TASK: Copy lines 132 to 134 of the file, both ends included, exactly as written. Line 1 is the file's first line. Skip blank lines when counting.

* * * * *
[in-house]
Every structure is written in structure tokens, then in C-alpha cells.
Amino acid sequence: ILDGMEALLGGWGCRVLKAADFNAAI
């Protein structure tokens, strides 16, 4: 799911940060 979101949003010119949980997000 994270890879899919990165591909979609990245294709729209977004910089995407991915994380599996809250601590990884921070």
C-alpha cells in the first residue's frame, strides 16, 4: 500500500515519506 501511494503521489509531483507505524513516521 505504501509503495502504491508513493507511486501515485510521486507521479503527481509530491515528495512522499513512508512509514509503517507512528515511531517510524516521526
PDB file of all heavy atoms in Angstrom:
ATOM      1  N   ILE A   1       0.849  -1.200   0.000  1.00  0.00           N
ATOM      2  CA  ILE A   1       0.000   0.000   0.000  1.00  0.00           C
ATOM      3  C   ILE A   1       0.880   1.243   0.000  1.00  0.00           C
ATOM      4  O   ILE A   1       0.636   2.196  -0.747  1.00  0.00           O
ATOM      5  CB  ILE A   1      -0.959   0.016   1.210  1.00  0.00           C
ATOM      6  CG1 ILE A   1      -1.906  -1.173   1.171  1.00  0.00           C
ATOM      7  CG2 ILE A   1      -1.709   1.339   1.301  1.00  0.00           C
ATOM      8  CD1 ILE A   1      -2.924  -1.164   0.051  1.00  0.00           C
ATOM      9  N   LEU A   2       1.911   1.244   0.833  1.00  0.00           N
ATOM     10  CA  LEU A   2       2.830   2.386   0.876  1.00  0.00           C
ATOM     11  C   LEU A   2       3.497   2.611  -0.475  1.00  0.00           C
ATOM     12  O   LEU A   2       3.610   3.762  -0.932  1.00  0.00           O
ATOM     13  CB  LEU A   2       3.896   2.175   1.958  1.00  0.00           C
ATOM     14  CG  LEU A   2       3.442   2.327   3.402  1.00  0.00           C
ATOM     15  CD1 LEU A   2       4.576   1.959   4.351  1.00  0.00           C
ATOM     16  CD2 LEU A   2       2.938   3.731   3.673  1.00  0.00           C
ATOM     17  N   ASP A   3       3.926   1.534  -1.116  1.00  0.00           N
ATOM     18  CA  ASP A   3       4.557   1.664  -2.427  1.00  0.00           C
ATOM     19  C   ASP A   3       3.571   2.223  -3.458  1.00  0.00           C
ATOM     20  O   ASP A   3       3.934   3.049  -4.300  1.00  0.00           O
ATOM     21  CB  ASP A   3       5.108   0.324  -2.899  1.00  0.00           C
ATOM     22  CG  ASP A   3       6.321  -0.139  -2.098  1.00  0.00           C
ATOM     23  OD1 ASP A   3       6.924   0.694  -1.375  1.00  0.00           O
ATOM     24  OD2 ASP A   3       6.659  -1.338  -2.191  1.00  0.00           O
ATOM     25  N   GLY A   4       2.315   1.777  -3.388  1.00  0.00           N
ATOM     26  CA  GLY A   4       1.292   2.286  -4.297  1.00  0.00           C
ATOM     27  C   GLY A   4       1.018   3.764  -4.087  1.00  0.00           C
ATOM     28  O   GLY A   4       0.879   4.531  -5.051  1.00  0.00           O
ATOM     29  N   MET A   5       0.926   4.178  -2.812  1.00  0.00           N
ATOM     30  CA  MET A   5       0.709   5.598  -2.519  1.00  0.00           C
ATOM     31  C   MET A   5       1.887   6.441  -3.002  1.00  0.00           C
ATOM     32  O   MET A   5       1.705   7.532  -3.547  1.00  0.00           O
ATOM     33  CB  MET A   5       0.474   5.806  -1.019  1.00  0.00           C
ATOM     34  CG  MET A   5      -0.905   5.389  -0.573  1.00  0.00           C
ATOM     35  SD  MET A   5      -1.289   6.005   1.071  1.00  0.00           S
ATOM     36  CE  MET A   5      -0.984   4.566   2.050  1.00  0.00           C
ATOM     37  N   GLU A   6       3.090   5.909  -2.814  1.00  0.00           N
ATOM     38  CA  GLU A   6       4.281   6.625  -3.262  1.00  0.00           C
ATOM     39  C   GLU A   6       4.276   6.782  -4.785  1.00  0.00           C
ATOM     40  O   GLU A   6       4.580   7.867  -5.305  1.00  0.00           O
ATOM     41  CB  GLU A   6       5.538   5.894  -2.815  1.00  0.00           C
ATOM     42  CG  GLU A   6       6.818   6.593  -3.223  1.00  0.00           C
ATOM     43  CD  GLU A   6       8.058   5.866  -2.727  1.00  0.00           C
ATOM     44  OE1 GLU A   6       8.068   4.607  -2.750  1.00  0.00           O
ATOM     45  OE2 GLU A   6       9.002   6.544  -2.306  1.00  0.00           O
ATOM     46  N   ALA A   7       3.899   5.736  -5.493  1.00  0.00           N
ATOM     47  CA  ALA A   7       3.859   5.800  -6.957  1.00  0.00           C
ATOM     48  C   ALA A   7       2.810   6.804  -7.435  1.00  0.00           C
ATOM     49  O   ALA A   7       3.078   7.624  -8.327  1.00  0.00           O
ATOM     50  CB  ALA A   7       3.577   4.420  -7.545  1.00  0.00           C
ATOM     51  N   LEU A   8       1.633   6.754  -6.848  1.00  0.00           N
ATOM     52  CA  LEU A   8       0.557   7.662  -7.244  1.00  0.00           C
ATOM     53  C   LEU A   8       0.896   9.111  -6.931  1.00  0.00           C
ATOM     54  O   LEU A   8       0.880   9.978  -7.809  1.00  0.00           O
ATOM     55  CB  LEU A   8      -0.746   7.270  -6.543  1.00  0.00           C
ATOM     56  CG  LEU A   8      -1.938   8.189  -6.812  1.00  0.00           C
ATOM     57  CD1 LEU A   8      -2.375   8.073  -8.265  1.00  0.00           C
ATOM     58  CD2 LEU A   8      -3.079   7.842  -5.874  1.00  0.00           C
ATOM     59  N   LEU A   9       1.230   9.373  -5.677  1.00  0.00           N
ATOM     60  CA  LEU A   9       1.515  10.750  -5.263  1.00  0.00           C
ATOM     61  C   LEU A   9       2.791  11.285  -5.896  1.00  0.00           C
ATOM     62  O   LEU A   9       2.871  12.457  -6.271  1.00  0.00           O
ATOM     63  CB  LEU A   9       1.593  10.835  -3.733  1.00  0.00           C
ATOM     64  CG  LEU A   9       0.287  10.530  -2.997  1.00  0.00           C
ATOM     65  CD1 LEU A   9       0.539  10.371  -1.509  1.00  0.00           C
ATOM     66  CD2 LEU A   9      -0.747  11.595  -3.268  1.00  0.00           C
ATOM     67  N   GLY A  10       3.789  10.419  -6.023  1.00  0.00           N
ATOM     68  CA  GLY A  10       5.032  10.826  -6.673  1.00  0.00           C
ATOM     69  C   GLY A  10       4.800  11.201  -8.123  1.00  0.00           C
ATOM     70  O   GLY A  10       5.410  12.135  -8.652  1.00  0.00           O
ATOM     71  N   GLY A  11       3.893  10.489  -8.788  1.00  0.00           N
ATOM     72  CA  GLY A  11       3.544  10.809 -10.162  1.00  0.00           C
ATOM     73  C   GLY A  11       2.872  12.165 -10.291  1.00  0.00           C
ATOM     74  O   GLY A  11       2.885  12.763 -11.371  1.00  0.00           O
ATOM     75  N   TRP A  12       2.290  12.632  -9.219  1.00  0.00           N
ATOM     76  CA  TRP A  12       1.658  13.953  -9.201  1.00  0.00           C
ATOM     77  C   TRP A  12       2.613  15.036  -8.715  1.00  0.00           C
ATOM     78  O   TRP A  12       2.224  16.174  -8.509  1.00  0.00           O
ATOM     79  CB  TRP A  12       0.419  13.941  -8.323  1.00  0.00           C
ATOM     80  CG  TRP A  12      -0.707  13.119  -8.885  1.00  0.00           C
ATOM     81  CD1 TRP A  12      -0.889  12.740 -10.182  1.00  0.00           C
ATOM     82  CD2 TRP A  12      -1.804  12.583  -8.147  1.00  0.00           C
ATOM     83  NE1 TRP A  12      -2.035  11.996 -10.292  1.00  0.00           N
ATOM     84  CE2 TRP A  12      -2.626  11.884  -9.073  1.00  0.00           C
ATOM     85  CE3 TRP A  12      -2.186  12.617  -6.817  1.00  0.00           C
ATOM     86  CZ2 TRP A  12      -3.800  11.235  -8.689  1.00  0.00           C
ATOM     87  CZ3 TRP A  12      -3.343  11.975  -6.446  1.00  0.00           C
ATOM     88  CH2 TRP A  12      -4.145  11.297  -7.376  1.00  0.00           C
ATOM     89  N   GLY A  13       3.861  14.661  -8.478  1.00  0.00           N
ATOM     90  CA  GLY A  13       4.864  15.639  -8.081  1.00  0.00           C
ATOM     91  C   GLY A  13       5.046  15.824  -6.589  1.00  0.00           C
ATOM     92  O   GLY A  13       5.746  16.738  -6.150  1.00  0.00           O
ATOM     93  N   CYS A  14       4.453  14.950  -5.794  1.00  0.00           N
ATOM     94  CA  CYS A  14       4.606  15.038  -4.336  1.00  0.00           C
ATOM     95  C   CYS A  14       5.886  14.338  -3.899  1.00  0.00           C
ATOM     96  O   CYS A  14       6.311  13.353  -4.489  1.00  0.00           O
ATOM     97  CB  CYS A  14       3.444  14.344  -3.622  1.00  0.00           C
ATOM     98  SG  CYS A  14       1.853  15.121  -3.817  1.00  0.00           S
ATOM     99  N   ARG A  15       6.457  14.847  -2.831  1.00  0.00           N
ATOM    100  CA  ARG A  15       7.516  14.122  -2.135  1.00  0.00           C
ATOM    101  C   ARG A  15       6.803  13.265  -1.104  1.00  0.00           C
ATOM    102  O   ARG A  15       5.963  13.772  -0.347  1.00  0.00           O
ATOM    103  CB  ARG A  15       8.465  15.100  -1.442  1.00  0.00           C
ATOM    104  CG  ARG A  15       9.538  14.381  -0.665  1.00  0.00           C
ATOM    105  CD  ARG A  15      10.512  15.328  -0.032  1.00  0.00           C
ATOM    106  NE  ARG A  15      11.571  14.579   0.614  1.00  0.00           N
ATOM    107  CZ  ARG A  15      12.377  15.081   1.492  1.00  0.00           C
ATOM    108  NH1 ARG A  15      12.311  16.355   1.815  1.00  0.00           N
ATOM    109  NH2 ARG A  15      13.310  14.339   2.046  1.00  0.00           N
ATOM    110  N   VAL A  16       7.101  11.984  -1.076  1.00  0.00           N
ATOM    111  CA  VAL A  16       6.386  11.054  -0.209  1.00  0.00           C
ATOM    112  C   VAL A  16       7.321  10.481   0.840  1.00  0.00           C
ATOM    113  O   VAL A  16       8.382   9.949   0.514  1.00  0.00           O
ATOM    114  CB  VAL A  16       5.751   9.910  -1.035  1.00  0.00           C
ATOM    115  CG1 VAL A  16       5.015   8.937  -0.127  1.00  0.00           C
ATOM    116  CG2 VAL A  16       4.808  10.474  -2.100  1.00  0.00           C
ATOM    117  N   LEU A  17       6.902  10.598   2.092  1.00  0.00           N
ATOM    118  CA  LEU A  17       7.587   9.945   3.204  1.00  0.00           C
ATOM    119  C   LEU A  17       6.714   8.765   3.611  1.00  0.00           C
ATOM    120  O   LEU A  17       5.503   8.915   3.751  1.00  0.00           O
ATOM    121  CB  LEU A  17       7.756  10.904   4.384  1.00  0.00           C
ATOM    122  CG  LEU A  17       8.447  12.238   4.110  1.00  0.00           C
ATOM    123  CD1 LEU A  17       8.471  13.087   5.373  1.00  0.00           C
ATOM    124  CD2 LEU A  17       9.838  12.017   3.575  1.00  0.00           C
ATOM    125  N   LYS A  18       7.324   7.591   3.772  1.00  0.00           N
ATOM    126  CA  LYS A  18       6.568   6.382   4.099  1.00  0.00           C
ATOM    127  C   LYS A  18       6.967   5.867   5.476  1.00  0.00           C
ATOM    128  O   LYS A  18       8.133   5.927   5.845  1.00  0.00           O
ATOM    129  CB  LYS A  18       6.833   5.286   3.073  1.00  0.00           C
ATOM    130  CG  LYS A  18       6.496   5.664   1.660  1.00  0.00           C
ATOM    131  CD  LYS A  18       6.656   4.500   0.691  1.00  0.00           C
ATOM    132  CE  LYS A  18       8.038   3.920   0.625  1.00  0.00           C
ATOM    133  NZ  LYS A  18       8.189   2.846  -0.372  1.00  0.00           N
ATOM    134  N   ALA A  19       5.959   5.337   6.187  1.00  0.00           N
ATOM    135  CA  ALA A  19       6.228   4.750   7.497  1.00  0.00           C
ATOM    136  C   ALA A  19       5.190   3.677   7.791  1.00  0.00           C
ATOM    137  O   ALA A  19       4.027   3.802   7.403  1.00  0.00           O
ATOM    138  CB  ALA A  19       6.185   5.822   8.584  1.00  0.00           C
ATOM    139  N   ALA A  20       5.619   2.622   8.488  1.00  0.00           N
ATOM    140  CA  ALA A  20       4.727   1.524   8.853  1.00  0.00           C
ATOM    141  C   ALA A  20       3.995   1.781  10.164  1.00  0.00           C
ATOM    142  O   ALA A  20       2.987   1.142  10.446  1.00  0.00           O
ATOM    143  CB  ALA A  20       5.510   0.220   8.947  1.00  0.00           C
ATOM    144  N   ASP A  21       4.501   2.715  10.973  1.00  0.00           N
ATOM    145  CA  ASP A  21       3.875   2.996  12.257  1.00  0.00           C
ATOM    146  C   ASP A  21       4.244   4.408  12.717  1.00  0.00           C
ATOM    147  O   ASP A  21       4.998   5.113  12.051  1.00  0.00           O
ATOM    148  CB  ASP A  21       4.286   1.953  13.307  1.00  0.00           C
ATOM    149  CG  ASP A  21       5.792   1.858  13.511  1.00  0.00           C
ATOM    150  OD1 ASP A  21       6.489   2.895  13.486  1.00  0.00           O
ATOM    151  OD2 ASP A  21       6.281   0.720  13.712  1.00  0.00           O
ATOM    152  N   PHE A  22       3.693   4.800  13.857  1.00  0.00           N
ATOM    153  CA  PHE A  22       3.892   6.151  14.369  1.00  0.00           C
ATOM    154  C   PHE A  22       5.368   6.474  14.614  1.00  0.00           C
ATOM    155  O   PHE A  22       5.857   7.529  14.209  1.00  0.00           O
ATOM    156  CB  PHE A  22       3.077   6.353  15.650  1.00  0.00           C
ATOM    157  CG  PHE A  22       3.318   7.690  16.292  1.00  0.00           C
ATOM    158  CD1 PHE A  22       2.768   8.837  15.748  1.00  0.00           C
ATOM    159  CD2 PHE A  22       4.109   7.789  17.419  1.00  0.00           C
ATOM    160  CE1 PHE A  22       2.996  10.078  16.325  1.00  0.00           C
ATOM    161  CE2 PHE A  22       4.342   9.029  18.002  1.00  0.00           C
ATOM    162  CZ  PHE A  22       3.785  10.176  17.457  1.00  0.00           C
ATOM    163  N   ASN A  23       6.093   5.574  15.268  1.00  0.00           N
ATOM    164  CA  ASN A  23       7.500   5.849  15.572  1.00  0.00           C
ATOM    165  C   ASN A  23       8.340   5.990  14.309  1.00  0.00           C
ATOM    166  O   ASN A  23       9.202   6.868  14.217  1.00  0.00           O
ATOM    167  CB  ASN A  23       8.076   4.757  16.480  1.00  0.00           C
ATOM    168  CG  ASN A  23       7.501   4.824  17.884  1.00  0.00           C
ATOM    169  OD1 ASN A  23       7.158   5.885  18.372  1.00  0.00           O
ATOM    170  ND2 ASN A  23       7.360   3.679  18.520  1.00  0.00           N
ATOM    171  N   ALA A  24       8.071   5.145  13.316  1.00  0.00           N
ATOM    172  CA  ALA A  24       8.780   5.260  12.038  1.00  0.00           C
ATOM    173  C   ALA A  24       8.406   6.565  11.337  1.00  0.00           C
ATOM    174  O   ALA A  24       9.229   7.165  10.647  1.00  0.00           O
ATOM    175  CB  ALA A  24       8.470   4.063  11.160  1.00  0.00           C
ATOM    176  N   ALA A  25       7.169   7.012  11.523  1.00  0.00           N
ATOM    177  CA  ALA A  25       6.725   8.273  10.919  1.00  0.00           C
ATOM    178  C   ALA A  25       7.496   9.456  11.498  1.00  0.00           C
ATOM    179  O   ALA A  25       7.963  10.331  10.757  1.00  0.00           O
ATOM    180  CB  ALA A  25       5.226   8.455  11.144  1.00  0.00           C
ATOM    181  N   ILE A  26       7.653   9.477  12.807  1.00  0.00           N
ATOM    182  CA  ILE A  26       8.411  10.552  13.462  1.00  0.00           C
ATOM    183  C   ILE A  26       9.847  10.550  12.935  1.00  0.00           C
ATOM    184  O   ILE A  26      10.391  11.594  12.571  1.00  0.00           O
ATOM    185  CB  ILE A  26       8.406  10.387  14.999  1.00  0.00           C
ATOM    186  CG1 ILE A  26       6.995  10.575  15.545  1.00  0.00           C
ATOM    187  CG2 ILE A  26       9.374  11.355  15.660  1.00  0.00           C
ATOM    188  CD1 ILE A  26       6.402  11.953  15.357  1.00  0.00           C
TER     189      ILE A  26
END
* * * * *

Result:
ATOM    126  CA  LYS A  18       6.568   6.382   4.099  1.00  0.00           C
ATOM    127  C   LYS A  18       6.967   5.867   5.476  1.00  0.00           C
ATOM    128  O   LYS A  18       8.133   5.927   5.845  1.00  0.00           O